Posted by: Honesty | Apr 7, 2009 7:25:05 PM | 8
and speaking of satellites & rocket launches...
april 3rd: Atlas 5 rocket successfully launches military satellite
It was a perfect Friday night flight for the Atlas 5 rocket, completing a military mission that put an advanced communications spacecraft into the sky to serve U.S. forces deployed in Iraq and Afghanistan.
"We only have one chance to get it right! In this profession you have to be meticulous to detail and patient to ensure mission success," said Capt. Jeffrey Fisher, the mission lead.
Patience proved to be a virtue for the team, having experienced a long wait to see the 19-story rocket and Wideband Global SATCOM 2 spacecraft successfully thunder away from Cape Canaveral's Complex 41.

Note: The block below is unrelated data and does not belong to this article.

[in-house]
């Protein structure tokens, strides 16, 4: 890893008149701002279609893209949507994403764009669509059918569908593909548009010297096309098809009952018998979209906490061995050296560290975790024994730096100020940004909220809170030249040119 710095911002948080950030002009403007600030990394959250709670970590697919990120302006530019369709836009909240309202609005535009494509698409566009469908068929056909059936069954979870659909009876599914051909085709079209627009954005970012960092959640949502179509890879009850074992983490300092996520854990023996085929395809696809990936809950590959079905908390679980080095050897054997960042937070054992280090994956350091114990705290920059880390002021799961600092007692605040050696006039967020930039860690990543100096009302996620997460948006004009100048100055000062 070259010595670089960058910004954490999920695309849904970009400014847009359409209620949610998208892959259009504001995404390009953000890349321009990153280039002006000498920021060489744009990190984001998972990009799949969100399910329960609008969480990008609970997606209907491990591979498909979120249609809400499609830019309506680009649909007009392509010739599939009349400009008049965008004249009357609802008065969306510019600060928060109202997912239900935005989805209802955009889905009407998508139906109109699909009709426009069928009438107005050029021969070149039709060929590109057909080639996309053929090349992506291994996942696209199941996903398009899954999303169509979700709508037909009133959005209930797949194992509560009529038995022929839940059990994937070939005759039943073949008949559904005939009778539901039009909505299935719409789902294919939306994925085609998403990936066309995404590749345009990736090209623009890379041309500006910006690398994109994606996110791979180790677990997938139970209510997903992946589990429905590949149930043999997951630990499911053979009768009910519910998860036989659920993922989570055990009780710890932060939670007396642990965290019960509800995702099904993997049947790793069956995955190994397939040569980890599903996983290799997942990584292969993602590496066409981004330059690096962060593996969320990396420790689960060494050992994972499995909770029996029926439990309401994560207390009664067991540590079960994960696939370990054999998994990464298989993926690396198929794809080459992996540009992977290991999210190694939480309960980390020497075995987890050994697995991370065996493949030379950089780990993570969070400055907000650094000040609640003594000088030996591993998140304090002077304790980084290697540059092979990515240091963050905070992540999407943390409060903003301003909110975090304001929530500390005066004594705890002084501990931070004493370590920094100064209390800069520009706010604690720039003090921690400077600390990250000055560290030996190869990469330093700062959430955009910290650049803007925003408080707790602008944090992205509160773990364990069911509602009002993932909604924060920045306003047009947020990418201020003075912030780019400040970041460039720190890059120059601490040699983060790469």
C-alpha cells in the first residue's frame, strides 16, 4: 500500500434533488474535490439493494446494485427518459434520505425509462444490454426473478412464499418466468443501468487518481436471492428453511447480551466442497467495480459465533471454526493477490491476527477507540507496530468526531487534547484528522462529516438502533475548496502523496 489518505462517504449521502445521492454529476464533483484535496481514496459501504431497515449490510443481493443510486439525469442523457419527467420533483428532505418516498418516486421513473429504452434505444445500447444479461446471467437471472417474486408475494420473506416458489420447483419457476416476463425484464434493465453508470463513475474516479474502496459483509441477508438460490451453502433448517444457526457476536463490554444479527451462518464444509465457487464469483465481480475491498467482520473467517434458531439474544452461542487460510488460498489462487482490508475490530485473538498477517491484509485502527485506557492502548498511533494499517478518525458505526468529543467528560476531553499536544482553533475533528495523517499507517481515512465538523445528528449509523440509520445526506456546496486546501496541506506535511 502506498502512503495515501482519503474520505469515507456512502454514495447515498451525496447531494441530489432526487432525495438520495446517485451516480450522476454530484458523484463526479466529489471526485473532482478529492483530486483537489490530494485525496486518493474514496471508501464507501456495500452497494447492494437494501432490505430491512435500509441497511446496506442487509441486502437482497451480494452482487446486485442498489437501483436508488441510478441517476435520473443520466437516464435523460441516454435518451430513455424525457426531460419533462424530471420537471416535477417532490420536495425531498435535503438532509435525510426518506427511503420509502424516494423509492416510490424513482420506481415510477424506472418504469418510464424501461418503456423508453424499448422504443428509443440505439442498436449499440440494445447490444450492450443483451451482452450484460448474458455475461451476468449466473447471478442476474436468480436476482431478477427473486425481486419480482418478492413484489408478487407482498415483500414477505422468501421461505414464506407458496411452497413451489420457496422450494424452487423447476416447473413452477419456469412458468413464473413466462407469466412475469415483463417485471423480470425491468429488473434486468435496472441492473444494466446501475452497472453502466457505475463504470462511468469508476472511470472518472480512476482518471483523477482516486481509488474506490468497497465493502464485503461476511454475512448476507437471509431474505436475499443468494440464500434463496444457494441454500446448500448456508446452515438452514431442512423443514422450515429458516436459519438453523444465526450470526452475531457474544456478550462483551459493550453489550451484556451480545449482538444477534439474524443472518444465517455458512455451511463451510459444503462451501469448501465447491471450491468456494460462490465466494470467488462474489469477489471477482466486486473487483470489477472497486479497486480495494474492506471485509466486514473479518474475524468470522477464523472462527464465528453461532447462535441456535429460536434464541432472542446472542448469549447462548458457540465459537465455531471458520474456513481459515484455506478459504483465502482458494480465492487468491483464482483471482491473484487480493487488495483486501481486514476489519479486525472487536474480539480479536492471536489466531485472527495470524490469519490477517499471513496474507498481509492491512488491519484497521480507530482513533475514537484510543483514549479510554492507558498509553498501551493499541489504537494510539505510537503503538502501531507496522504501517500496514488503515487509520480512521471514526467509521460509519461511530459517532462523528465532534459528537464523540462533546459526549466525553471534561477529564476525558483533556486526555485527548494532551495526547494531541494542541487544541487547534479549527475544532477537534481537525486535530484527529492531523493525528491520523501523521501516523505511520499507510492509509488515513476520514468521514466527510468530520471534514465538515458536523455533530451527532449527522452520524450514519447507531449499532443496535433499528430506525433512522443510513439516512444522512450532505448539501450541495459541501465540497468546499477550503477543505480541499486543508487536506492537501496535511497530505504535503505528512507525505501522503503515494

"WGS 2 is truly an amazing spacecraft that will continue to expand the critical communications capability depended on by the joint warfighting team," said Col. Michael Moran, commander of the Atlas Group at the Air Force's Space and Missile Systems Center.
"Congratulations to the entire team for their hard work and dedication to the mission," said Brig. Gen. Edward L. Bolton Jr., 45th Space Wing commander at the Cape. "We're helping to give the most versatile and sophisticated technology to our warfighters."
"This asset is intended to be on-orbit for 10 to 15 years," said Lt. Col. John Wagner, commander of the 45th Launch Support Squadron at the Cape. "This is going to be providing vital information 24/7/365."